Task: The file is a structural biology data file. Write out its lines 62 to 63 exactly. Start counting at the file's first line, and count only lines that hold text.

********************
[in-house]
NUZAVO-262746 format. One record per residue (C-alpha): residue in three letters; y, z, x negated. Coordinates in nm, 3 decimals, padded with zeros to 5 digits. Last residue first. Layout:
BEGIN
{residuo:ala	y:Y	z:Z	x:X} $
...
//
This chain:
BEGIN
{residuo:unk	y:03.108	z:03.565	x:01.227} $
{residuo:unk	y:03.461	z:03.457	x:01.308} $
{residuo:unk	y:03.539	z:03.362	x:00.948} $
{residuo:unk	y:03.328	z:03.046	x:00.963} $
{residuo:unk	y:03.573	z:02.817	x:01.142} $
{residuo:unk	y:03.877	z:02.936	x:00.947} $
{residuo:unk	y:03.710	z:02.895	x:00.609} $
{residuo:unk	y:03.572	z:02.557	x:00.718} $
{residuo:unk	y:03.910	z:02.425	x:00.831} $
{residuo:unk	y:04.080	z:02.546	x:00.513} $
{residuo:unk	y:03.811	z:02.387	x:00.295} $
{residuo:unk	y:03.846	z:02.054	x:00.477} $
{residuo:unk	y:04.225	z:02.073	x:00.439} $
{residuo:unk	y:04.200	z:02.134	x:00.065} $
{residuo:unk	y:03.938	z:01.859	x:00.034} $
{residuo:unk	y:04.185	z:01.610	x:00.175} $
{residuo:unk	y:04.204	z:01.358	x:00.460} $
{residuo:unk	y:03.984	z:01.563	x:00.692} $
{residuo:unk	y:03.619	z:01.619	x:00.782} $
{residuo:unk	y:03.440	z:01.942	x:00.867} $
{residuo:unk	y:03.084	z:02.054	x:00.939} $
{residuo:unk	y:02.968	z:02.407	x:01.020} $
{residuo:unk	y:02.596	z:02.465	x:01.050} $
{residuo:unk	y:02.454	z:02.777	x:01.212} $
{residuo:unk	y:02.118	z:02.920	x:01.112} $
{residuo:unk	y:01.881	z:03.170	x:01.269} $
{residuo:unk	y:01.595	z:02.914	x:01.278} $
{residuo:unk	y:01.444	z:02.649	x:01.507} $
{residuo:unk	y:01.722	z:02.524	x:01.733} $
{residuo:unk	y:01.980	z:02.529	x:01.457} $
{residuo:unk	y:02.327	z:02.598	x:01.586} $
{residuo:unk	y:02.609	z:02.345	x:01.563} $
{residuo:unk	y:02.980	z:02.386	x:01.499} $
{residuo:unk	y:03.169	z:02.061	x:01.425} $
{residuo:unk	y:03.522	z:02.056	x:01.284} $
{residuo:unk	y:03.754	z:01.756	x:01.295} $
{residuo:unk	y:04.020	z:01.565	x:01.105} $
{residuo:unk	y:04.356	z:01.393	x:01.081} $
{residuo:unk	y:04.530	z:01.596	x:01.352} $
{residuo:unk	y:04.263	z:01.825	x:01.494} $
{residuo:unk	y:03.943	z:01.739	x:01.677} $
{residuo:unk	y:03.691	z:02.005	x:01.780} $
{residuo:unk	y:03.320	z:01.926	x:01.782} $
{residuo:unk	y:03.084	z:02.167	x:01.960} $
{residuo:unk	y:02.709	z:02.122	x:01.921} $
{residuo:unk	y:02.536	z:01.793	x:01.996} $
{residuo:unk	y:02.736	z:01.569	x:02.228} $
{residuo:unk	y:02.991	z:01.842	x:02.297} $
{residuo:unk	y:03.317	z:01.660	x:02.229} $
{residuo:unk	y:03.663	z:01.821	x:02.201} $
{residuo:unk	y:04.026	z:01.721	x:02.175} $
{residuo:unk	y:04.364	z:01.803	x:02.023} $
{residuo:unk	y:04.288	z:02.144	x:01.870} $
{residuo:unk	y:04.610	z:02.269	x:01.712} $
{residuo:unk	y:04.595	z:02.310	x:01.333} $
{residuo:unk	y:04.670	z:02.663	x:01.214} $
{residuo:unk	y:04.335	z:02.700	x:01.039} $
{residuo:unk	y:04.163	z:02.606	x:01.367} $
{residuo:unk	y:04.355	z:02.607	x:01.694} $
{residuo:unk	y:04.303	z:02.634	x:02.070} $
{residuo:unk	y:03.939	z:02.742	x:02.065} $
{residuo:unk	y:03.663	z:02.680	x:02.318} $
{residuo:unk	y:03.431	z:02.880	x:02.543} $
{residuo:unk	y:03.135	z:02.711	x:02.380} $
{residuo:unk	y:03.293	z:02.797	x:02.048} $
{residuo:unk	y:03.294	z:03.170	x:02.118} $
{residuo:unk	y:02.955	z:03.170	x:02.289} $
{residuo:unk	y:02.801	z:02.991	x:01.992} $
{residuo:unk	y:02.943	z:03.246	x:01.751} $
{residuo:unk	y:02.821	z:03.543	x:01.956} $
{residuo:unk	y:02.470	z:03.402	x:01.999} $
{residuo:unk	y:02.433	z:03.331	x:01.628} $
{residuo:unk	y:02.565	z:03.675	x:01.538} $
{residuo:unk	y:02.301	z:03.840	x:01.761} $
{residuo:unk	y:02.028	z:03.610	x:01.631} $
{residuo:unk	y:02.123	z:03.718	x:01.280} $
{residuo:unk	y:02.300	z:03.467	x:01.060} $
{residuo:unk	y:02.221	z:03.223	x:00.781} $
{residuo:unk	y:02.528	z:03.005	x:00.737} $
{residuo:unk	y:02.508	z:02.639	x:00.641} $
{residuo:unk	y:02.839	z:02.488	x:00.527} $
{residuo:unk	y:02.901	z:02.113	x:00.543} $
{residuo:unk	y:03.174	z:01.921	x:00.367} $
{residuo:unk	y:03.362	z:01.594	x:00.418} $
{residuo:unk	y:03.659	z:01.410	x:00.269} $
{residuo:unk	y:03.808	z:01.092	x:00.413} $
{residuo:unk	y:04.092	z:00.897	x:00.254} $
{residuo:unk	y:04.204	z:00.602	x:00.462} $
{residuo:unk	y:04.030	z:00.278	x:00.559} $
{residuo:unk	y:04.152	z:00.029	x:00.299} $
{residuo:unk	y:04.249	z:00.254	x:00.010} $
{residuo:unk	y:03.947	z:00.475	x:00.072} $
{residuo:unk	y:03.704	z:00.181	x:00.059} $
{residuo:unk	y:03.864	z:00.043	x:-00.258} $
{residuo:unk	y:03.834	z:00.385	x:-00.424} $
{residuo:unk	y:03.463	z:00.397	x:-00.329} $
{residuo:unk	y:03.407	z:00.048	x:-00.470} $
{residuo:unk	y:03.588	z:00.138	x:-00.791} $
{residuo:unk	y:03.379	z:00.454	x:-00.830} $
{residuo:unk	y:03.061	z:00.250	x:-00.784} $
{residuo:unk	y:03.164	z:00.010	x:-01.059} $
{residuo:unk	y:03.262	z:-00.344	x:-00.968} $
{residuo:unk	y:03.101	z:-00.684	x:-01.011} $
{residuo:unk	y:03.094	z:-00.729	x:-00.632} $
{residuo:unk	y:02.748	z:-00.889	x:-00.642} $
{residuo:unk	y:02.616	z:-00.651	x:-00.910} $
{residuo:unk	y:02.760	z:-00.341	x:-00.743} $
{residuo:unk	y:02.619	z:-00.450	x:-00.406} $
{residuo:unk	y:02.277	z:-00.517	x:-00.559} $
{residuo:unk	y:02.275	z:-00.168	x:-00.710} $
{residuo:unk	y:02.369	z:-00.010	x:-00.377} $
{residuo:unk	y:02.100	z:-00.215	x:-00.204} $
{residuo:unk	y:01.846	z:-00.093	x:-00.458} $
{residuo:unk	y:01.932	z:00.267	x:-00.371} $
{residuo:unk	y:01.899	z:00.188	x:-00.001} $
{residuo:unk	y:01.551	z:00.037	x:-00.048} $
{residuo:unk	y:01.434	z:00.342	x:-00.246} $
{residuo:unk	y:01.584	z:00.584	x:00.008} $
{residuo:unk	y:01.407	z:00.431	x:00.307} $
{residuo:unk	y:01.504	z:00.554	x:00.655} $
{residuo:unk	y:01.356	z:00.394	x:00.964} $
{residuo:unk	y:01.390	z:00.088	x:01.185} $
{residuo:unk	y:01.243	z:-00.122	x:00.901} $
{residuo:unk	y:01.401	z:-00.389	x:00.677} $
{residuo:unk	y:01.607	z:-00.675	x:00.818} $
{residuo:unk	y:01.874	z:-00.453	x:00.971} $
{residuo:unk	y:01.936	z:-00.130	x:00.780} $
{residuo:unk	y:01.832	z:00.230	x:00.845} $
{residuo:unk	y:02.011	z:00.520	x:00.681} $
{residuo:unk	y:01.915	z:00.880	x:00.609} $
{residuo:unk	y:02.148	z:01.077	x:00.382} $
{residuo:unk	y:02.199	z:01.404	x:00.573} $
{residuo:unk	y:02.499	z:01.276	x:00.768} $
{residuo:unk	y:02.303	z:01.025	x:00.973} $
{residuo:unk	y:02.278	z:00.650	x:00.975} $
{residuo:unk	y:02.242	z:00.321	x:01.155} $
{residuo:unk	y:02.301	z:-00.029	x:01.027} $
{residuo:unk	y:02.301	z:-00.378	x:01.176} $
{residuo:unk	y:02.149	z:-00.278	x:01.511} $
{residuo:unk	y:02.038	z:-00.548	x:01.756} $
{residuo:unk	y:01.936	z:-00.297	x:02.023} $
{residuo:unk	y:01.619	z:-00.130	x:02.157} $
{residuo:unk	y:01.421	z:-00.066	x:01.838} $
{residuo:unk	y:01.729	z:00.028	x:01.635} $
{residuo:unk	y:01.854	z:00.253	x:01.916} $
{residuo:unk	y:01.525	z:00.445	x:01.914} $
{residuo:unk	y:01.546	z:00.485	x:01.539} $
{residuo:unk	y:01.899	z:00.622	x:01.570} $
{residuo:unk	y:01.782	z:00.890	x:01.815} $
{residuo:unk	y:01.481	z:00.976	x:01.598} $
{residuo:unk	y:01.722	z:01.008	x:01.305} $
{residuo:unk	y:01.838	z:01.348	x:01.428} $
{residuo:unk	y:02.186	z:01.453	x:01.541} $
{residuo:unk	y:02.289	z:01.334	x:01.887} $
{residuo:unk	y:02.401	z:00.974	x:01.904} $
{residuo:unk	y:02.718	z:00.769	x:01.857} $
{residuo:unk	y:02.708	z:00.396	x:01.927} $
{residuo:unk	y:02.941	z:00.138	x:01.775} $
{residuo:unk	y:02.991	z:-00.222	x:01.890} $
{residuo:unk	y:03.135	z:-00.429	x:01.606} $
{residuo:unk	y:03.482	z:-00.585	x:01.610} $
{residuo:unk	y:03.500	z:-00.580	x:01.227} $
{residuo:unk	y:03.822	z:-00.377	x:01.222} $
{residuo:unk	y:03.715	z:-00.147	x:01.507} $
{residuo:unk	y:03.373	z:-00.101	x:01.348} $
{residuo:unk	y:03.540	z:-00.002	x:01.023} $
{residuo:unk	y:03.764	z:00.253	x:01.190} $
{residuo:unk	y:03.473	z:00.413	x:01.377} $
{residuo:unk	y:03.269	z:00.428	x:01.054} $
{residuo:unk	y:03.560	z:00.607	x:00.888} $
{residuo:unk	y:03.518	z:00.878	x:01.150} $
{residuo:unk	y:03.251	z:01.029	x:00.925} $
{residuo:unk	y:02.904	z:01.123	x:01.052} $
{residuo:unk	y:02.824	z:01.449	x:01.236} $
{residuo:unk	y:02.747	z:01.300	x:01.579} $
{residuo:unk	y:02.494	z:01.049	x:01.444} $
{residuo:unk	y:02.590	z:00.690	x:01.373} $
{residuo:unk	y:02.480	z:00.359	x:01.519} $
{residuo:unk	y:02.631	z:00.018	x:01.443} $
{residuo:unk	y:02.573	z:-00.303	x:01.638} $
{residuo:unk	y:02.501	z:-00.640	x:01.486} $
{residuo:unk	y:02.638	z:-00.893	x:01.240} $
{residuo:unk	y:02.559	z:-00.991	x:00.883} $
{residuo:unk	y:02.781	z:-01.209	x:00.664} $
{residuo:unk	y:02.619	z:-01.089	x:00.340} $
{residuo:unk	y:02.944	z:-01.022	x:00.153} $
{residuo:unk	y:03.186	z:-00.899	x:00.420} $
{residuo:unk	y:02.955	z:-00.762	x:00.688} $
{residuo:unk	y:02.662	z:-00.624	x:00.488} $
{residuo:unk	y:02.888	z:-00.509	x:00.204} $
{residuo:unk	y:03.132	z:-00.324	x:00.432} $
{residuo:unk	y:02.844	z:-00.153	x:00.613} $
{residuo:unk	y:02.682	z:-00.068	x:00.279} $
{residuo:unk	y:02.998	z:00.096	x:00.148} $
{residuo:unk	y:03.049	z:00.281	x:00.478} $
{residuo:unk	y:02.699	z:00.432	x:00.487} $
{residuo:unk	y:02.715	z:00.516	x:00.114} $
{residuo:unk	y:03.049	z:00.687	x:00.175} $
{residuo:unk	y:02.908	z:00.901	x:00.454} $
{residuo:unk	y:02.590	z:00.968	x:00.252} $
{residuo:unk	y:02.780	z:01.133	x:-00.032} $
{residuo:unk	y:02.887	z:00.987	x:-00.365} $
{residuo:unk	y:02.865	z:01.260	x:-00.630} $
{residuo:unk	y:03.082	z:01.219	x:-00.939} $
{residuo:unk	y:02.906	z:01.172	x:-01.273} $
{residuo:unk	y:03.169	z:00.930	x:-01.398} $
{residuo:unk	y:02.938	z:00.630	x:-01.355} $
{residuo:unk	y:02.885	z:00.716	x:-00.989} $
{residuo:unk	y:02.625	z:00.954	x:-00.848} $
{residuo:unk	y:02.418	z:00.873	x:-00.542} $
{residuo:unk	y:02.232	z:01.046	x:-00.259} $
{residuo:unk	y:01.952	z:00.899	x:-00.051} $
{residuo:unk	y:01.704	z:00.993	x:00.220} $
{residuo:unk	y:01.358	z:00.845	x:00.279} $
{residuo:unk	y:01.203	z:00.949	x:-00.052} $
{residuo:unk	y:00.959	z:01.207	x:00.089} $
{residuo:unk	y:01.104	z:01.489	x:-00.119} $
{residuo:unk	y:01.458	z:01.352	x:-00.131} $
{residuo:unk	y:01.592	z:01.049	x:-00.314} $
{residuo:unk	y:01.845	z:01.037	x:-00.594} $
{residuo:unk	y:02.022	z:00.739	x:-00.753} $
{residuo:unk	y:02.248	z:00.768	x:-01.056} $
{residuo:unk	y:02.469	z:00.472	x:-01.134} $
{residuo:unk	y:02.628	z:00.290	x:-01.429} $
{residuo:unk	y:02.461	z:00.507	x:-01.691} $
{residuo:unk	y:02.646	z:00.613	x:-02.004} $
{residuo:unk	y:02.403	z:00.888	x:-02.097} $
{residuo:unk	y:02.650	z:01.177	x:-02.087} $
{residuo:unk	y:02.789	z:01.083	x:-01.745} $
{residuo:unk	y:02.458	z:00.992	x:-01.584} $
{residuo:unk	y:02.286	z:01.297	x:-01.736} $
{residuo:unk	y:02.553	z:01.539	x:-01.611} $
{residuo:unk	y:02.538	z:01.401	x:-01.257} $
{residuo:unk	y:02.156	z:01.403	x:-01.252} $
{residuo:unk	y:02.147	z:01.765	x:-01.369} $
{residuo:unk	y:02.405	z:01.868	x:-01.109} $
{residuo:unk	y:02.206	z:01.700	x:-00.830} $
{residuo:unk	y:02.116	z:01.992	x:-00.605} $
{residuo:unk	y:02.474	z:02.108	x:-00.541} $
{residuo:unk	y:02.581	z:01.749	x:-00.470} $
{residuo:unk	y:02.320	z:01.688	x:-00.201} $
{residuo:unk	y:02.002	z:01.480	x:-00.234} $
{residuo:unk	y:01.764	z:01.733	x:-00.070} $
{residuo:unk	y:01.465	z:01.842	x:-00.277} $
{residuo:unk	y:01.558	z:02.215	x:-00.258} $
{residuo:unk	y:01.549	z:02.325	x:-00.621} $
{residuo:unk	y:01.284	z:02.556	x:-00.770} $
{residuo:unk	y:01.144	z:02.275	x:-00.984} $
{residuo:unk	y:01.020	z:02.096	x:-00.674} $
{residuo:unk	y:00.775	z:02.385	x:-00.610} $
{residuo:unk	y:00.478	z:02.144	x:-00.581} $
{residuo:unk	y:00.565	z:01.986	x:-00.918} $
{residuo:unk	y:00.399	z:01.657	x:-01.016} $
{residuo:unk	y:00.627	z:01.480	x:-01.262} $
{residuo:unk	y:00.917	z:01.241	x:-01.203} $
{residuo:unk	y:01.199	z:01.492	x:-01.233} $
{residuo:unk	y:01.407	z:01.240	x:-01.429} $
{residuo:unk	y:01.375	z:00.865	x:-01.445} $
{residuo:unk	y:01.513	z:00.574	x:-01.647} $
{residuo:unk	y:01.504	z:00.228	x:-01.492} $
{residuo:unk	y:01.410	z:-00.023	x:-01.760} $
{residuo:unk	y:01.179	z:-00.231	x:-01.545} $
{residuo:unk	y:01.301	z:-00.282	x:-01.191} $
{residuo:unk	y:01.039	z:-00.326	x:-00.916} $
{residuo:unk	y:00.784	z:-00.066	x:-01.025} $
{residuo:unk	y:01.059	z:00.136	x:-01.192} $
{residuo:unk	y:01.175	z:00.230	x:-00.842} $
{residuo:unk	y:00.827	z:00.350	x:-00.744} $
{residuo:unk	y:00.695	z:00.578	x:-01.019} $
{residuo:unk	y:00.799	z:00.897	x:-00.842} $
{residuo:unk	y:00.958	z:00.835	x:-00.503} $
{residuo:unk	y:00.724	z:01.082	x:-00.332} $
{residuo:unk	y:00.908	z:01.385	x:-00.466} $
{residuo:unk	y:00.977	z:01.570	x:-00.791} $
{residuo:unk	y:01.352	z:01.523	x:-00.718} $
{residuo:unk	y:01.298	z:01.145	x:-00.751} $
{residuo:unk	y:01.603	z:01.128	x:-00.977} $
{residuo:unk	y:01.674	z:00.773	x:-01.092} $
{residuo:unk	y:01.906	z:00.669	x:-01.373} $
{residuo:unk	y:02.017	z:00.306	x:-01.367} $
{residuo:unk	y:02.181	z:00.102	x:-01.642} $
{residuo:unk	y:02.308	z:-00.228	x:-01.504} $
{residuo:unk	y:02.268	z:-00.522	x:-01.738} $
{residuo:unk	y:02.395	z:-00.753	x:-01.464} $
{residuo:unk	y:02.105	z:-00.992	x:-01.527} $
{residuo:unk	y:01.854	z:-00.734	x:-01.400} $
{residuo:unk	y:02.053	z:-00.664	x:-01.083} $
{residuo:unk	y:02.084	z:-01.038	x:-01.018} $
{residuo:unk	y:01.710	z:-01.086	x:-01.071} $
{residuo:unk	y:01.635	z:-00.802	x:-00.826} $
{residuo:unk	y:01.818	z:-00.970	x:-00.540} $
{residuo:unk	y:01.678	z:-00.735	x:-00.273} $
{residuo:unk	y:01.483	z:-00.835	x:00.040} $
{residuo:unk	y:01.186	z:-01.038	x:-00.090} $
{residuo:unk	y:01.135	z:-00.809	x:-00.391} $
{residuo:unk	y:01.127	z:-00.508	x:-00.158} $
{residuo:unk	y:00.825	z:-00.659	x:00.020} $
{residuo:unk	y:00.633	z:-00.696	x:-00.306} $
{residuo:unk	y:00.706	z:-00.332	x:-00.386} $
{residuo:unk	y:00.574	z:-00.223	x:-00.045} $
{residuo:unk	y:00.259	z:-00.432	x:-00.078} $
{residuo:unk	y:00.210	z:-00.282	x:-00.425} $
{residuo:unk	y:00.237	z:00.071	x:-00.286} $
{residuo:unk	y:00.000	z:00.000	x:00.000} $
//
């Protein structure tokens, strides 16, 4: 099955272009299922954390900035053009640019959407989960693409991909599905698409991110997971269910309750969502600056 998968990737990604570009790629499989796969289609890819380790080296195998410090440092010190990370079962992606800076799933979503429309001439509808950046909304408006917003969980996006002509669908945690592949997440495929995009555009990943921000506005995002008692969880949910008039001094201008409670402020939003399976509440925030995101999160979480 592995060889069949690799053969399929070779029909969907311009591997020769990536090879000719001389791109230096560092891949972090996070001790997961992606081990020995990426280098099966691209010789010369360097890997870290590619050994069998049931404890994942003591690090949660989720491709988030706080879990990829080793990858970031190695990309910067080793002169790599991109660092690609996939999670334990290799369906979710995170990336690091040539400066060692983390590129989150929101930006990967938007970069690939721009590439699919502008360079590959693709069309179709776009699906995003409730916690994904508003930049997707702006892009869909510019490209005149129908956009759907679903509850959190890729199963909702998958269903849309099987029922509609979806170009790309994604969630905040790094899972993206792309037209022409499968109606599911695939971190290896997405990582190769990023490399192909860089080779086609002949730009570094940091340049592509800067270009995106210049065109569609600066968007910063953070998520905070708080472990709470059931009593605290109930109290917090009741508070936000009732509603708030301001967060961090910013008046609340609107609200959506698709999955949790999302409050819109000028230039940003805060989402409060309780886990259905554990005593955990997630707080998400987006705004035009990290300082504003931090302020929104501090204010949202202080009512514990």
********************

{residuo:unk	y:04.610	z:02.269	x:01.712} $
{residuo:unk	y:04.595	z:02.310	x:01.333} $